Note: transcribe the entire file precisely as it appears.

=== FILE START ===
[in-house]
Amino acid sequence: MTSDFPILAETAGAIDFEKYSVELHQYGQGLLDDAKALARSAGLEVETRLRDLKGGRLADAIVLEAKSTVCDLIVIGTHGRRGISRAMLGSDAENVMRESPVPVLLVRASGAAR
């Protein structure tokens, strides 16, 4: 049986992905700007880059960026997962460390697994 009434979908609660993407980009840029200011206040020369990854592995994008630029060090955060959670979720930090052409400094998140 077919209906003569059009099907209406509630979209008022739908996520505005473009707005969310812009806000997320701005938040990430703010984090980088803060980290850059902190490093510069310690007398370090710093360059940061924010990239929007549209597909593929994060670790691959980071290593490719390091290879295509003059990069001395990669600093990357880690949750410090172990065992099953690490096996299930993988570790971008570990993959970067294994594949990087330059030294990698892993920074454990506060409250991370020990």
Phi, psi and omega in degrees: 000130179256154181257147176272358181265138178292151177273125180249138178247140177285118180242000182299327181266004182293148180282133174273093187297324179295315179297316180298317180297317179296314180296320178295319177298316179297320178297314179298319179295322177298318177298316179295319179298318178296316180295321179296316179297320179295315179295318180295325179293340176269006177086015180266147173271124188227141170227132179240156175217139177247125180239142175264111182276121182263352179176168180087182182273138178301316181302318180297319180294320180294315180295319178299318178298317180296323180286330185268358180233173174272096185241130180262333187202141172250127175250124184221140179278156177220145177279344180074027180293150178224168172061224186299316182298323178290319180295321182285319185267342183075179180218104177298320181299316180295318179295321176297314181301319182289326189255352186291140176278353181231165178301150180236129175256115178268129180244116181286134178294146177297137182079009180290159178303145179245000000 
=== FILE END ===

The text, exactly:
[in-house]
Amino acid sequence: MTSDFPILAETAGAIDFEKYSVELHQYGQGLLDDAKALARSAGLEVETRLRDLKGGRLADAIVLEAKSTVCDLIVIGTHGRRGISRAMLGSDAENVMRESPVPVLLVRASGAAR
């Protein structure tokens, strides 16, 4: 049986992905700007880059960026997962460390697994 009434979908609660993407980009840029200011206040020369990854592995994008630029060090955060959670979720930090052409400094998140 077919209906003569059009099907209406509630979209008022739908996520505005473009707005969310812009806000997320701005938040990430703010984090980088803060980290850059902190490093510069310690007398370090710093360059940061924010990239929007549209597909593929994060670790691959980071290593490719390091290879295509003059990069001395990669600093990357880690949750410090172990065992099953690490096996299930993988570790971008570990993959970067294994594949990087330059030294990698892993920074454990506060409250991370020990």
Phi, psi and omega in degrees: 000130179256154181257147176272358181265138178292151177273125180249138178247140177285118180242000182299327181266004182293148180282133174273093187297324179295315179297316180298317180297317179296314180296320178295319177298316179297320178297314179298319179295322177298318177298316179295319179298318178296316180295321179296316179297320179295315179295318180295325179293340176269006177086015180266147173271124188227141170227132179240156175217139177247125180239142175264111182276121182263352179176168180087182182273138178301316181302318180297319180294320180294315180295319178299318178298317180296323180286330185268358180233173174272096185241130180262333187202141172250127175250124184221140179278156177220145177279344180074027180293150178224168172061224186299316182298323178290319180295321182285319185267342183075179180218104177298320181299316180295318179295321176297314181301319182289326189255352186291140176278353181231165178301150180236129175256115178268129180244116181286134178294146177297137182079009180290159178303145179245000000 